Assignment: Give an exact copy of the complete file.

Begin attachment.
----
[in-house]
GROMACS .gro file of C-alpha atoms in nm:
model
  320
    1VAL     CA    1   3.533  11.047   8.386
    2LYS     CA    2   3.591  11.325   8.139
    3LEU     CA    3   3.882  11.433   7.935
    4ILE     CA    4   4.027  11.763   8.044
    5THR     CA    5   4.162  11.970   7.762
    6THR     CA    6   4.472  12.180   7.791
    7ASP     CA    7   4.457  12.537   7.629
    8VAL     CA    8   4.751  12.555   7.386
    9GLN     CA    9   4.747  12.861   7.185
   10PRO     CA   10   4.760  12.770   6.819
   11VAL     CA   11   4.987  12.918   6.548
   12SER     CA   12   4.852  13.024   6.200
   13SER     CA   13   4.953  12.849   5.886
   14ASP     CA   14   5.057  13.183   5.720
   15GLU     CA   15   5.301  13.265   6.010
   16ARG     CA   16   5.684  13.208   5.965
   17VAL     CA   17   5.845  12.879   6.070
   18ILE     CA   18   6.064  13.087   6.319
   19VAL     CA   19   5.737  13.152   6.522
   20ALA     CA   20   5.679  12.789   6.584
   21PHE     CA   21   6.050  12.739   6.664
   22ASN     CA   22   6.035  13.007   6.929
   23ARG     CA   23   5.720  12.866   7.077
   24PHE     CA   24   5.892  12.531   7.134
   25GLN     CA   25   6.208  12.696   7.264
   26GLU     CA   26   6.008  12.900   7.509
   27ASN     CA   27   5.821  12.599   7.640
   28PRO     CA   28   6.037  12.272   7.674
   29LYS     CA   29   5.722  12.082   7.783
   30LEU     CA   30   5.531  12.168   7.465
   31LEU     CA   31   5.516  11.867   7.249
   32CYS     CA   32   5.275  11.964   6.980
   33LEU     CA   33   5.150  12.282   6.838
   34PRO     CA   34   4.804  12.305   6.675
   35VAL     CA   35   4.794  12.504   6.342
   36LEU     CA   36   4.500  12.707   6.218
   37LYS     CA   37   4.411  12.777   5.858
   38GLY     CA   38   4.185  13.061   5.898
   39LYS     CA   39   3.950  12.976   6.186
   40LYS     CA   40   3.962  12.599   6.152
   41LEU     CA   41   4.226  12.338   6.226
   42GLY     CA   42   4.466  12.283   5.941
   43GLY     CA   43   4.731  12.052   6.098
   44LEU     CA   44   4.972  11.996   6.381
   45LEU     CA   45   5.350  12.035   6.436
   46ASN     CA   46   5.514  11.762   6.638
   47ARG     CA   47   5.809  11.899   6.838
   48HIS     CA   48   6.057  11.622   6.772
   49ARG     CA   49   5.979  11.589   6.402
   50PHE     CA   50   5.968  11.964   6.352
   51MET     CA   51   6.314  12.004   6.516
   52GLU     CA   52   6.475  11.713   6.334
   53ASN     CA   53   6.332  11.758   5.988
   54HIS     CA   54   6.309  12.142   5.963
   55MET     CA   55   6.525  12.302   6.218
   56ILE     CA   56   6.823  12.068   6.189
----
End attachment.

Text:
[in-house]
GROMACS .gro file of C-alpha atoms in nm:
model
  320
    1VAL     CA    1   3.533  11.047   8.386
    2LYS     CA    2   3.591  11.325   8.139
    3LEU     CA    3   3.882  11.433   7.935
    4ILE     CA    4   4.027  11.763   8.044
    5THR     CA    5   4.162  11.970   7.762
    6THR     CA    6   4.472  12.180   7.791
    7ASP     CA    7   4.457  12.537   7.629
    8VAL     CA    8   4.751  12.555   7.386
    9GLN     CA    9   4.747  12.861   7.185
   10PRO     CA   10   4.760  12.770   6.819
   11VAL     CA   11   4.987  12.918   6.548
   12SER     CA   12   4.852  13.024   6.200
   13SER     CA   13   4.953  12.849   5.886
   14ASP     CA   14   5.057  13.183   5.720
   15GLU     CA   15   5.301  13.265   6.010
   16ARG     CA   16   5.684  13.208   5.965
   17VAL     CA   17   5.845  12.879   6.070
   18ILE     CA   18   6.064  13.087   6.319
   19VAL     CA   19   5.737  13.152   6.522
   20ALA     CA   20   5.679  12.789   6.584
   21PHE     CA   21   6.050  12.739   6.664
   22ASN     CA   22   6.035  13.007   6.929
   23ARG     CA   23   5.720  12.866   7.077
   24PHE     CA   24   5.892  12.531   7.134
   25GLN     CA   25   6.208  12.696   7.264
   26GLU     CA   26   6.008  12.900   7.509
   27ASN     CA   27   5.821  12.599   7.640
   28PRO     CA   28   6.037  12.272   7.674
   29LYS     CA   29   5.722  12.082   7.783
   30LEU     CA   30   5.531  12.168   7.465
   31LEU     CA   31   5.516  11.867   7.249
   32CYS     CA   32   5.275  11.964   6.980
   33LEU     CA   33   5.150  12.282   6.838
   34PRO     CA   34   4.804  12.305   6.675
   35VAL     CA   35   4.794  12.504   6.342
   36LEU     CA   36   4.500  12.707   6.218
   37LYS     CA   37   4.411  12.777   5.858
   38GLY     CA   38   4.185  13.061   5.898
   39LYS     CA   39   3.950  12.976   6.186
   40LYS     CA   40   3.962  12.599   6.152
   41LEU     CA   41   4.226  12.338   6.226
   42GLY     CA   42   4.466  12.283   5.941
   43GLY     CA   43   4.731  12.052   6.098
   44LEU     CA   44   4.972  11.996   6.381
   45LEU     CA   45   5.350  12.035   6.436
   46ASN     CA   46   5.514  11.762   6.638
   47ARG     CA   47   5.809  11.899   6.838
   48HIS     CA   48   6.057  11.622   6.772
   49ARG     CA   49   5.979  11.589   6.402
   50PHE     CA   50   5.968  11.964   6.352
   51MET     CA   51   6.314  12.004   6.516
   52GLU     CA   52   6.475  11.713   6.334
   53ASN     CA   53   6.332  11.758   5.988
   54HIS     CA   54   6.309  12.142   5.963
   55MET     CA   55   6.525  12.302   6.218
   56ILE     CA   56   6.823  12.068   6.189